Anyone obsessed with shark lore can recount the horror stories: the one about the newlywed who sacrificed himself to a great white off the coast of Australia so that his wife could escape the attack… the one about the surfer in Hawaii whose board was mistaken for a sea lion’s belly… the one about that resort town menaced by… oh, yeah, that was the movie. If such fish tales spawn a desire to see sharks in action, you can either don scuba gear and risk life and limb to get up close and personal, or you can limit your swimming to freshwater lakes and just tune in to the Discovery Channel’s seventh annual Shark Week.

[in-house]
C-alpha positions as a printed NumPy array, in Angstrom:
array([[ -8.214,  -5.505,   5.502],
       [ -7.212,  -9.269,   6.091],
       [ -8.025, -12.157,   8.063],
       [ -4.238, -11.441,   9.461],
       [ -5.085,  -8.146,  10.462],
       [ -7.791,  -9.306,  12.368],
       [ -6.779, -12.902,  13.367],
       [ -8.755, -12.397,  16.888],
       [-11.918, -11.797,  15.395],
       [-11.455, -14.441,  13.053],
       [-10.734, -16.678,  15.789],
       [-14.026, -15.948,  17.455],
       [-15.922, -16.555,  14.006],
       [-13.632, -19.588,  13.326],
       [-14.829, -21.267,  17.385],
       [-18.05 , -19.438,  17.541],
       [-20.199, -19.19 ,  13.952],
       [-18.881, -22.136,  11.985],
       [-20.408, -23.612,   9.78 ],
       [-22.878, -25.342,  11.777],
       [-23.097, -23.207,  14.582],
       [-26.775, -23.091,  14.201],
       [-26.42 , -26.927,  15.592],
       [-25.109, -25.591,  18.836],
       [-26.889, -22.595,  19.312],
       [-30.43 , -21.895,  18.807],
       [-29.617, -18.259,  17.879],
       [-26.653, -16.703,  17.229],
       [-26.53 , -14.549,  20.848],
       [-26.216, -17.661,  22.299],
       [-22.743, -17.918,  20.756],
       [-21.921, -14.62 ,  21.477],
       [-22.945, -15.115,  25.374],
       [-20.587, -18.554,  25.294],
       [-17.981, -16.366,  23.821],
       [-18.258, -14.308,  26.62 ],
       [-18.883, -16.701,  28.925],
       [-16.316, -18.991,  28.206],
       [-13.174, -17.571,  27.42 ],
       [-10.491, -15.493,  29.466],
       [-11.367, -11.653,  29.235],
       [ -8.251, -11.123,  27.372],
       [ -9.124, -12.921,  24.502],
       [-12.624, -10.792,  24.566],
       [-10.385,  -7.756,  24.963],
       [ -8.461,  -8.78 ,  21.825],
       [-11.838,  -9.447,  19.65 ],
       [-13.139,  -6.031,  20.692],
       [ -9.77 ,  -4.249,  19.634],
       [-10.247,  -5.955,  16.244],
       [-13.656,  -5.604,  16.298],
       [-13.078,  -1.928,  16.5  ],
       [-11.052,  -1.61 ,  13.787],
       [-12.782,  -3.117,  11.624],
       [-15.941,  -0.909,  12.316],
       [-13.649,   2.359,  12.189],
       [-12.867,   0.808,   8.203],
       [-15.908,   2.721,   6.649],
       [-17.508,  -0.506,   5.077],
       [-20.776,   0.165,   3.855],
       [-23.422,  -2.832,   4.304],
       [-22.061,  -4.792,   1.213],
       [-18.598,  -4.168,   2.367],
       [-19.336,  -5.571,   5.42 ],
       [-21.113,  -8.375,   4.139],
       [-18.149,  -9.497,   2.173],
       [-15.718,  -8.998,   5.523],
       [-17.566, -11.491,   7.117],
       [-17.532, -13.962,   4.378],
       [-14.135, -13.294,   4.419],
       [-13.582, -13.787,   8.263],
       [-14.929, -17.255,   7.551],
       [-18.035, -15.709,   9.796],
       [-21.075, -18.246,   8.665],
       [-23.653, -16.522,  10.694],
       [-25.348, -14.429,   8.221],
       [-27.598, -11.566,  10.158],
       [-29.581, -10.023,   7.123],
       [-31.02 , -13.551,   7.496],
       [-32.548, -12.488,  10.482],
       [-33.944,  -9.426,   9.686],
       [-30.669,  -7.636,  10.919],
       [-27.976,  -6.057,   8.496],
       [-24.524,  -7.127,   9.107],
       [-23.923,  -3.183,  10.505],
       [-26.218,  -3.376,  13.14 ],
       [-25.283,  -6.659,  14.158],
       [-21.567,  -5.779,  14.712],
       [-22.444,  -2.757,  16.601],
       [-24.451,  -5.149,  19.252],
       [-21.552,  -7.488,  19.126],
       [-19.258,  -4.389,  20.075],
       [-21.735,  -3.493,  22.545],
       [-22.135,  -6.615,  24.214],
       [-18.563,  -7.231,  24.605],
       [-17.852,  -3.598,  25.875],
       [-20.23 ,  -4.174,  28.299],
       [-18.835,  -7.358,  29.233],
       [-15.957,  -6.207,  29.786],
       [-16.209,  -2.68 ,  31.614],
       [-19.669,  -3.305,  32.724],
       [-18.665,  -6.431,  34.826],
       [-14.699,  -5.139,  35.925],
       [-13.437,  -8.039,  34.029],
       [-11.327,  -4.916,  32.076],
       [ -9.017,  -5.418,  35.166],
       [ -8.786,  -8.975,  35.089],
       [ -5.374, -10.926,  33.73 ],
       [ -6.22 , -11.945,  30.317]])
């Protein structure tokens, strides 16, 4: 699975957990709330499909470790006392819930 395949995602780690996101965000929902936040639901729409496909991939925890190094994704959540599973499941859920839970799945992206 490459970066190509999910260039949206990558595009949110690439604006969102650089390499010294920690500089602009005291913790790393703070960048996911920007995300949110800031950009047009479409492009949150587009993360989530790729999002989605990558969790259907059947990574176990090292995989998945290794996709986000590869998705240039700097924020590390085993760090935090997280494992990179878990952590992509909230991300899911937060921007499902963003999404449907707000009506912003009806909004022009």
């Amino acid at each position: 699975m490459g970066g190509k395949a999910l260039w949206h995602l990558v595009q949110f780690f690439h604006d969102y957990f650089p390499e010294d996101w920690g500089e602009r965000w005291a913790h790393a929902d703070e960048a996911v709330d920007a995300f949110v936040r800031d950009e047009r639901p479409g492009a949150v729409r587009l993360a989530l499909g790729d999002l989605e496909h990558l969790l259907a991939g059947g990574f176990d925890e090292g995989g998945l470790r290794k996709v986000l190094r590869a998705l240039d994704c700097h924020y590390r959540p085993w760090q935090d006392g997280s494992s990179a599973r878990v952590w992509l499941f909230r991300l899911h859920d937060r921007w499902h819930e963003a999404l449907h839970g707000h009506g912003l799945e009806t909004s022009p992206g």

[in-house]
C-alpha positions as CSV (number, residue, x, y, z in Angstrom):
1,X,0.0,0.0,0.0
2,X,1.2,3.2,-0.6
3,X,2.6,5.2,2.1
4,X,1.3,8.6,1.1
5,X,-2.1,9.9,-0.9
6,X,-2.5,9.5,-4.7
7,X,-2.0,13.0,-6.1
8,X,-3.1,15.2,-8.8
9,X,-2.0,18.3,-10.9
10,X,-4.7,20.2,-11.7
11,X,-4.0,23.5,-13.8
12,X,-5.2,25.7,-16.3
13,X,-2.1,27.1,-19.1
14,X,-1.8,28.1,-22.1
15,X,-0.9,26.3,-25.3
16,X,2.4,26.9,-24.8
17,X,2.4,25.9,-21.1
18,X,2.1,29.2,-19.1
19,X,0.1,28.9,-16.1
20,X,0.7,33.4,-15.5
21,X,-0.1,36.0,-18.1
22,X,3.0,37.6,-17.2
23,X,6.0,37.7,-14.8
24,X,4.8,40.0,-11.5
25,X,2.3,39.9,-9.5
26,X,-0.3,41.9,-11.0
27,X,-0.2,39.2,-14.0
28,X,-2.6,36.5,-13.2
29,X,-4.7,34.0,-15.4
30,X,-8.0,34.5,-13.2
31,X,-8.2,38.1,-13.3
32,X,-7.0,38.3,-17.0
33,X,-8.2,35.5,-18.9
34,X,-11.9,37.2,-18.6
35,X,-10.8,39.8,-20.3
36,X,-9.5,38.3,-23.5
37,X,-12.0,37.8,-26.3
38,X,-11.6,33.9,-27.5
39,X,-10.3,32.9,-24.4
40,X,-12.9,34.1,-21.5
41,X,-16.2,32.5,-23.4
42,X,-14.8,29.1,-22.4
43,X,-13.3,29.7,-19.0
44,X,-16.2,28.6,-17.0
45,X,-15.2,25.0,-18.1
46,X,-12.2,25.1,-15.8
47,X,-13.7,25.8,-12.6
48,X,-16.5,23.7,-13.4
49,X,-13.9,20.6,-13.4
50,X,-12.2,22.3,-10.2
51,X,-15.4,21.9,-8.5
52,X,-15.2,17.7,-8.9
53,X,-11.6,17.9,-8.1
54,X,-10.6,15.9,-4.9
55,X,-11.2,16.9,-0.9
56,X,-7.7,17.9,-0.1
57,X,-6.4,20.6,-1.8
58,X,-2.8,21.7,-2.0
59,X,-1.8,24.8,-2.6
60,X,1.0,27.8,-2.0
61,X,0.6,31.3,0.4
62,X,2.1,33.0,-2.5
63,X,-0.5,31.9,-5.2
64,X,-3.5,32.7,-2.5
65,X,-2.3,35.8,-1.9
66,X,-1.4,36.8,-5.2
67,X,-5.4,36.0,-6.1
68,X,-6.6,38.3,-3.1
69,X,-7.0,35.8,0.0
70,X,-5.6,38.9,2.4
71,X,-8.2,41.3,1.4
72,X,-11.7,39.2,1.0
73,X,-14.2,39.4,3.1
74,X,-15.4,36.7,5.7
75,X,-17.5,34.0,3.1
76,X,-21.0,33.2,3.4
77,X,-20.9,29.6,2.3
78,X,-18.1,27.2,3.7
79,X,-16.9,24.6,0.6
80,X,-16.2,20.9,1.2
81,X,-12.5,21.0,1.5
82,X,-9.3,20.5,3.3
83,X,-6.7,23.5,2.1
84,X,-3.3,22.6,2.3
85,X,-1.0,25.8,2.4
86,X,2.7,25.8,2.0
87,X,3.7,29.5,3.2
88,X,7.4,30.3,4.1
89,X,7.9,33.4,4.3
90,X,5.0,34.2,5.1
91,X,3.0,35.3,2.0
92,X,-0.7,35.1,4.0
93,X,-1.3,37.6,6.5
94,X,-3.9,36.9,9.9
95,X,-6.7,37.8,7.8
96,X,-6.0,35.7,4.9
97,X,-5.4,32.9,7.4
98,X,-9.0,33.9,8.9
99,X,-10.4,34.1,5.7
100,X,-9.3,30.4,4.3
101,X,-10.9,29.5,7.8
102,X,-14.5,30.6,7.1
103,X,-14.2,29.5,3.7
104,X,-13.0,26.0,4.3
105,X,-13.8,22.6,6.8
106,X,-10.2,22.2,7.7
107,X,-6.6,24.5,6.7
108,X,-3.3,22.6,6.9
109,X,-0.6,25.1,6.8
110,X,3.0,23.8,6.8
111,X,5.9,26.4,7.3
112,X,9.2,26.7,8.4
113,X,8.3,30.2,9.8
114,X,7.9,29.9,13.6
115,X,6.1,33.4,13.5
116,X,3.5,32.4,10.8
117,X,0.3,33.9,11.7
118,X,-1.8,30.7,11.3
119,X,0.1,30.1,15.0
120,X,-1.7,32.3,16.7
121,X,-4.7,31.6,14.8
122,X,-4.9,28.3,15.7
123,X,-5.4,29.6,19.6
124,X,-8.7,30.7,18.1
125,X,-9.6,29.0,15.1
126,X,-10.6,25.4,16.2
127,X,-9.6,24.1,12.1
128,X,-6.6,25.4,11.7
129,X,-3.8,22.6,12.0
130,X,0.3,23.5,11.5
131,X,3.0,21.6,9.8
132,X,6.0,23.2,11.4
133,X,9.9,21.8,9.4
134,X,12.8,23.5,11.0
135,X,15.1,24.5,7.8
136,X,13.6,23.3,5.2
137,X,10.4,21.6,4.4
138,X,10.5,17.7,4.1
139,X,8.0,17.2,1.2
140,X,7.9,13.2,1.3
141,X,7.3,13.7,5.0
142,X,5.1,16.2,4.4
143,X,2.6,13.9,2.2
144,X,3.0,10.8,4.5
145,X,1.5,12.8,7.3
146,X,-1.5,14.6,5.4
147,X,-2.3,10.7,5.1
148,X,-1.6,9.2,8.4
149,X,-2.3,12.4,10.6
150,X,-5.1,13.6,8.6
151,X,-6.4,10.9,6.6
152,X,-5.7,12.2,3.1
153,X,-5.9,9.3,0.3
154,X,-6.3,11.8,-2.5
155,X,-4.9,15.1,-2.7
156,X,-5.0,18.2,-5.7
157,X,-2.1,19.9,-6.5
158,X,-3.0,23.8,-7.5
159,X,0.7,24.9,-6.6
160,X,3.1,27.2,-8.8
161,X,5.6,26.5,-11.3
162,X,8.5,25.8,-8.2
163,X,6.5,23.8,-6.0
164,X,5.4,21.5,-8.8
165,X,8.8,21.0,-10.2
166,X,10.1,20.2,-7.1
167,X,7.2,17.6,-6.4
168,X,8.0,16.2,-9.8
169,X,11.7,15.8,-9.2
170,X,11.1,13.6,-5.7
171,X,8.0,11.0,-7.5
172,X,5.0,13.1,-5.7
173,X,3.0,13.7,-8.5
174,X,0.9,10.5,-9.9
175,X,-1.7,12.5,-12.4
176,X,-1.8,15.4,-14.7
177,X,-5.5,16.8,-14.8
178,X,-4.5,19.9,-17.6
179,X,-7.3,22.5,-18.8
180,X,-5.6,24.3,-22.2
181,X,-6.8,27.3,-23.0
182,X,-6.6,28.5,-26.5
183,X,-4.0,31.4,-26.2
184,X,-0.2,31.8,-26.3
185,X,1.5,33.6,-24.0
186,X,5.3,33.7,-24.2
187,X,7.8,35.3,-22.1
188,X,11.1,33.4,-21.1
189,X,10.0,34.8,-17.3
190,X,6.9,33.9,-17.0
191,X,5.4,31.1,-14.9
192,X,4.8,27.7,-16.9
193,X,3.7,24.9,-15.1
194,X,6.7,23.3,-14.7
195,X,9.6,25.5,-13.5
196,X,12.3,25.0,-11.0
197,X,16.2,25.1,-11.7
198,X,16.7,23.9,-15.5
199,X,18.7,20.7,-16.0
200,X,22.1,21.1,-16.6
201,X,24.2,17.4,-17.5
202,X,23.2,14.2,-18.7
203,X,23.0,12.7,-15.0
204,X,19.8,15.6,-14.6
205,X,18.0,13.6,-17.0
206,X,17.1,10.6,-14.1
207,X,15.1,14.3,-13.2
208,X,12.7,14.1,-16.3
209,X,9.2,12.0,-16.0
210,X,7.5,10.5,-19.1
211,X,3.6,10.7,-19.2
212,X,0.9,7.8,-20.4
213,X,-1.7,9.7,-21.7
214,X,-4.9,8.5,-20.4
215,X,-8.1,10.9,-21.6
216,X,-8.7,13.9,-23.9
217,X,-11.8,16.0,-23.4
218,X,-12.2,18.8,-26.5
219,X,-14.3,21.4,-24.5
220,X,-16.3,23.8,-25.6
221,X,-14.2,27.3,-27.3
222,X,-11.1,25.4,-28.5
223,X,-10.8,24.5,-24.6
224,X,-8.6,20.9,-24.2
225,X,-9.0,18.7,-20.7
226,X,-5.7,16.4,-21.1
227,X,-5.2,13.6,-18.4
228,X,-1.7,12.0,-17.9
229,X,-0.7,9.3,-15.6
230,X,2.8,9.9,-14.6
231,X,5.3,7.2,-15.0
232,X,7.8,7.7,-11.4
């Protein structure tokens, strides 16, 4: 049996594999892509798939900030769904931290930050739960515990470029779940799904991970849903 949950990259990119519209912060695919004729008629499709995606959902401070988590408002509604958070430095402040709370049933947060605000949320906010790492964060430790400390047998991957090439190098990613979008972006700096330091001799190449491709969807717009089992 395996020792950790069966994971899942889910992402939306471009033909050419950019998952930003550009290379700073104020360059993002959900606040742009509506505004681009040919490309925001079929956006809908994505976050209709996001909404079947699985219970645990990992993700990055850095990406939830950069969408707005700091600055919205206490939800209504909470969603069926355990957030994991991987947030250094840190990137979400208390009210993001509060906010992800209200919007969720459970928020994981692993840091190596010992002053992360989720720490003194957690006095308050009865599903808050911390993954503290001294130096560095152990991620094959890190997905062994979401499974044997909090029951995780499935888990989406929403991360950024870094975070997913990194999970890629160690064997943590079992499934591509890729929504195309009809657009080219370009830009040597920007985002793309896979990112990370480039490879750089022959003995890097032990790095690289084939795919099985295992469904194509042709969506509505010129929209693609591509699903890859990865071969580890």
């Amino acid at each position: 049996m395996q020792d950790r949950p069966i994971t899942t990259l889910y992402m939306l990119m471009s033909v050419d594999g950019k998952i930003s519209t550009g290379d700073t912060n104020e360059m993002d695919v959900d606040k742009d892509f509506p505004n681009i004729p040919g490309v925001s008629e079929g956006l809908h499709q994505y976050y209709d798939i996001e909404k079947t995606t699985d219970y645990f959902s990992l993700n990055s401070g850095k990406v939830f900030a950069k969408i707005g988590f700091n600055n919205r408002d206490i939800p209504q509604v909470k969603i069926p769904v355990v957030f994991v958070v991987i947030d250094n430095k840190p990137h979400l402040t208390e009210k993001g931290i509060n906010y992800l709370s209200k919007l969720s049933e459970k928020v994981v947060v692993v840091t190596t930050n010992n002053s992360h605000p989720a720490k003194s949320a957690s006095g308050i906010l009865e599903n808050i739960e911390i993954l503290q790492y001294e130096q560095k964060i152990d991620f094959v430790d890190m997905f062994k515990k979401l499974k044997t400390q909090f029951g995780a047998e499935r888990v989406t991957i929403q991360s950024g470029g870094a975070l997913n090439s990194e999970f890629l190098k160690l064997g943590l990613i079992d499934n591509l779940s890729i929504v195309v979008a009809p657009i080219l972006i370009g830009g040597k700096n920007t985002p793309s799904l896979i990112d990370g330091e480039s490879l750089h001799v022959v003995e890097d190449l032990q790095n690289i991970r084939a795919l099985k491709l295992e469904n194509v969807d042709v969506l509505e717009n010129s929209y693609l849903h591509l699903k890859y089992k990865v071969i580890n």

Forget those let’s-watch-a-ladybug-mate-in-the-meadow nature shows — the documentaries of Shark Week ’94 are not for the weak-stomached. With scenes of the ocean beasts swallowing severed tuna heads and straining their jaws to chomp on metal cages shielding intrepid divers, such offerings as The Shark Attack Files and Teeth of Death dangle the perfect bait for about 1.5 million nightly viewers each year, making it Discovery’s highest-rated summer programming event. ”People like to watch animals that can kill them,” explains John McKenney, underwater director of photography for Shark Doctors. ”What would you rather see? A pretty deer walking through the woods nibbling on grass or a great white shark threatening to mutilate someone’s body? It’s bloody. It’s gory. It’s horror. It’s kind of sick, but people thrive on that.”